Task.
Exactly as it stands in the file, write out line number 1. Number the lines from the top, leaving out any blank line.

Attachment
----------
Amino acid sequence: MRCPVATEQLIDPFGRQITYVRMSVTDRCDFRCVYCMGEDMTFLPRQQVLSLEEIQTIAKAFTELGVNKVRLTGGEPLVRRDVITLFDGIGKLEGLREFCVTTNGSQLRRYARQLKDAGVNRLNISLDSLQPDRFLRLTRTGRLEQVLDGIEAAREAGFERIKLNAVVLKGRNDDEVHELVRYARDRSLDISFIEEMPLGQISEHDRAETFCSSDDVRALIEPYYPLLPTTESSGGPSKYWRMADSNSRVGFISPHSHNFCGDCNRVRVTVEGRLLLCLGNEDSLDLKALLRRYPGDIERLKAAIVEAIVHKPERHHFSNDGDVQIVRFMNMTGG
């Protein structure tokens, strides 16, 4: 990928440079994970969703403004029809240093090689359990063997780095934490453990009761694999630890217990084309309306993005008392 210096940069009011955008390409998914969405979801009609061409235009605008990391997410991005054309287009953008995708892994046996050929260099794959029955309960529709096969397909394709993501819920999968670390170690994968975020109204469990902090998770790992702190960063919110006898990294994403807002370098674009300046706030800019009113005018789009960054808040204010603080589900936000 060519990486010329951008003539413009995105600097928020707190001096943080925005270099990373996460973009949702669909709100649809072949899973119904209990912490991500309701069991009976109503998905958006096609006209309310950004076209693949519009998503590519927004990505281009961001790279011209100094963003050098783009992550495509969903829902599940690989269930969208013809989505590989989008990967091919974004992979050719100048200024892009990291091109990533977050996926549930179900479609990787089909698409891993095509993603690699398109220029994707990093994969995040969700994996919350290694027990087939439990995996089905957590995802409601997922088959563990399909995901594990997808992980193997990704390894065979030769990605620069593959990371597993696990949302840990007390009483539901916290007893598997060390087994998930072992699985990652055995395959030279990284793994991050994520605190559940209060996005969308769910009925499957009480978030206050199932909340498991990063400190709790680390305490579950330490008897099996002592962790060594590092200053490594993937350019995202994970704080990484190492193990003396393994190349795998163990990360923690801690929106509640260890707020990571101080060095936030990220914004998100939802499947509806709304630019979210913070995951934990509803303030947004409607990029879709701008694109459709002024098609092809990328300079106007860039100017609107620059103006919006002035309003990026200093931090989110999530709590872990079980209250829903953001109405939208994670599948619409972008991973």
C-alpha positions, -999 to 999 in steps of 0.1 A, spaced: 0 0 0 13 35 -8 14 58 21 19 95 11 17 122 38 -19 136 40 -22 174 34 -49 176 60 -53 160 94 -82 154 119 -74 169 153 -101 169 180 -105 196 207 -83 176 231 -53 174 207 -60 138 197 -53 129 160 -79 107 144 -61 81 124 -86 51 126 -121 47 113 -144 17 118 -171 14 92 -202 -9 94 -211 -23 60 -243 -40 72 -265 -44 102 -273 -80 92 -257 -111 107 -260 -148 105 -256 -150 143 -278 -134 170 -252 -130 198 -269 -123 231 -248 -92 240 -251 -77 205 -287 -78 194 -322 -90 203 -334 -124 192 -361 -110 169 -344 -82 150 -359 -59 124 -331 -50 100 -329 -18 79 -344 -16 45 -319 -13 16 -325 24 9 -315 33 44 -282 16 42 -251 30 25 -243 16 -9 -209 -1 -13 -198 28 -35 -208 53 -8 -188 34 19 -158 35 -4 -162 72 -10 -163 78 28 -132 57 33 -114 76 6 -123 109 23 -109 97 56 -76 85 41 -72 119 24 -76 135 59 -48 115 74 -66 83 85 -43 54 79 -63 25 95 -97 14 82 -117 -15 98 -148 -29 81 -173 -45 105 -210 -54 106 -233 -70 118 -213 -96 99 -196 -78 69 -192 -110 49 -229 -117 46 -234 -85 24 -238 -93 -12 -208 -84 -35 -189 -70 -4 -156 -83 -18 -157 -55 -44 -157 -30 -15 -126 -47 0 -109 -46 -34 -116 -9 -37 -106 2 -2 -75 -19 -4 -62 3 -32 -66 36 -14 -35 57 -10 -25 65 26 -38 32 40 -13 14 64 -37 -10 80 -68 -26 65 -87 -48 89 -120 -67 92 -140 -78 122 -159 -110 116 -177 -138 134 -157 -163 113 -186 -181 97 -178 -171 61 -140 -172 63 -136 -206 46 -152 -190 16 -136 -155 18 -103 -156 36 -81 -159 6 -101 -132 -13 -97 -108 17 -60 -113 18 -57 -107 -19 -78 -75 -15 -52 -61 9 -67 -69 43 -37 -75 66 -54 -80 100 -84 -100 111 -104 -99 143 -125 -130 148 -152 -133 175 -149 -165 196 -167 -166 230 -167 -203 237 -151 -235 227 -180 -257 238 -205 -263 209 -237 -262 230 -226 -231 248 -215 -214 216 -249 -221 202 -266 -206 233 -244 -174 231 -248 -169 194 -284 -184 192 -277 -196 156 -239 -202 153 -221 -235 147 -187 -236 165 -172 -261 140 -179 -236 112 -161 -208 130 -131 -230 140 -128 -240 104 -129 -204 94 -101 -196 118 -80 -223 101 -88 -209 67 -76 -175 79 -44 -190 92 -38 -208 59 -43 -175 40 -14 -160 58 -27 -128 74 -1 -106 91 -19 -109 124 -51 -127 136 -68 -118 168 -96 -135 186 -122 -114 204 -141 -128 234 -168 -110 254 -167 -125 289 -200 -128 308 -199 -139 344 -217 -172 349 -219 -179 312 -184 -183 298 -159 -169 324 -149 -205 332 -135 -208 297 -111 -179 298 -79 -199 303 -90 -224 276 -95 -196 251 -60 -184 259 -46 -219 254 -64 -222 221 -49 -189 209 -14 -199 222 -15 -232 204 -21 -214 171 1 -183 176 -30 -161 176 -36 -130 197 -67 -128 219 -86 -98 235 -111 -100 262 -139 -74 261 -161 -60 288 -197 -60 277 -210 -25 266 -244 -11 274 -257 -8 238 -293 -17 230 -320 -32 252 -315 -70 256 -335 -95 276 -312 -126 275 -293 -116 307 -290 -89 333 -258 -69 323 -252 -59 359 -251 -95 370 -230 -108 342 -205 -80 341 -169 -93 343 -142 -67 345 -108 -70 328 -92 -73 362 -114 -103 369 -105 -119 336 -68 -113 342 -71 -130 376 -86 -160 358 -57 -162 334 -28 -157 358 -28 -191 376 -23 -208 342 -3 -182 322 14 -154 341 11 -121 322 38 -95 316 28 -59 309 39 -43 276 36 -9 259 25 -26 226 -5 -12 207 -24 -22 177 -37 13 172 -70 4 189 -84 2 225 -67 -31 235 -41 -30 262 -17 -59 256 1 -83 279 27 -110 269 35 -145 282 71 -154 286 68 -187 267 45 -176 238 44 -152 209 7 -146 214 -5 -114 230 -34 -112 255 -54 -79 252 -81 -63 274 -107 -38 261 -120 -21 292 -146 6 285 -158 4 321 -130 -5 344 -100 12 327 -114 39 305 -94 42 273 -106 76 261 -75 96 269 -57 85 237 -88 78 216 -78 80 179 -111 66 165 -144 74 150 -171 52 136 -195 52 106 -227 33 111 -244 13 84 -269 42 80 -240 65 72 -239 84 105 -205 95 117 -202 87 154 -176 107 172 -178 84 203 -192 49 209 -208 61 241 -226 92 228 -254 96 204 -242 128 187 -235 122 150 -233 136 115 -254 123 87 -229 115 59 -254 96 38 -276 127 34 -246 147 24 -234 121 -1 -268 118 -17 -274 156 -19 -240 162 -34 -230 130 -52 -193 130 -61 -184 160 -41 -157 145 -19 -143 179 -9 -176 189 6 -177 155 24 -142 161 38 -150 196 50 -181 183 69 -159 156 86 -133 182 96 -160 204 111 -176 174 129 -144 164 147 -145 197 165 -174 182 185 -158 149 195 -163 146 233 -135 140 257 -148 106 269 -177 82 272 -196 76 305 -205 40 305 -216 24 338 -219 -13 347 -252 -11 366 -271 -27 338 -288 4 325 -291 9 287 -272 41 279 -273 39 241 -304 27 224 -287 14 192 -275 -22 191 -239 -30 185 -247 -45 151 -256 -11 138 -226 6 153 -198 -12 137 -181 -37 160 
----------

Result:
Amino acid sequence: MRCPVATEQLIDPFGRQITYVRMSVTDRCDFRCVYCMGEDMTFLPRQQVLSLEEIQTIAKAFTELGVNKVRLTGGEPLVRRDVITLFDGIGKLEGLREFCVTTNGSQLRRYARQLKDAGVNRLNISLDSLQPDRFLRLTRTGRLEQVLDGIEAAREAGFERIKLNAVVLKGRNDDEVHELVRYARDRSLDISFIEEMPLGQISEHDRAETFCSSDDVRALIEPYYPLLPTTESSGGPSKYWRMADSNSRVGFISPHSHNFCGDCNRVRVTVEGRLLLCLGNEDSLDLKALLRRYPGDIERLKAAIVEAIVHKPERHHFSNDGDVQIVRFMNMTGG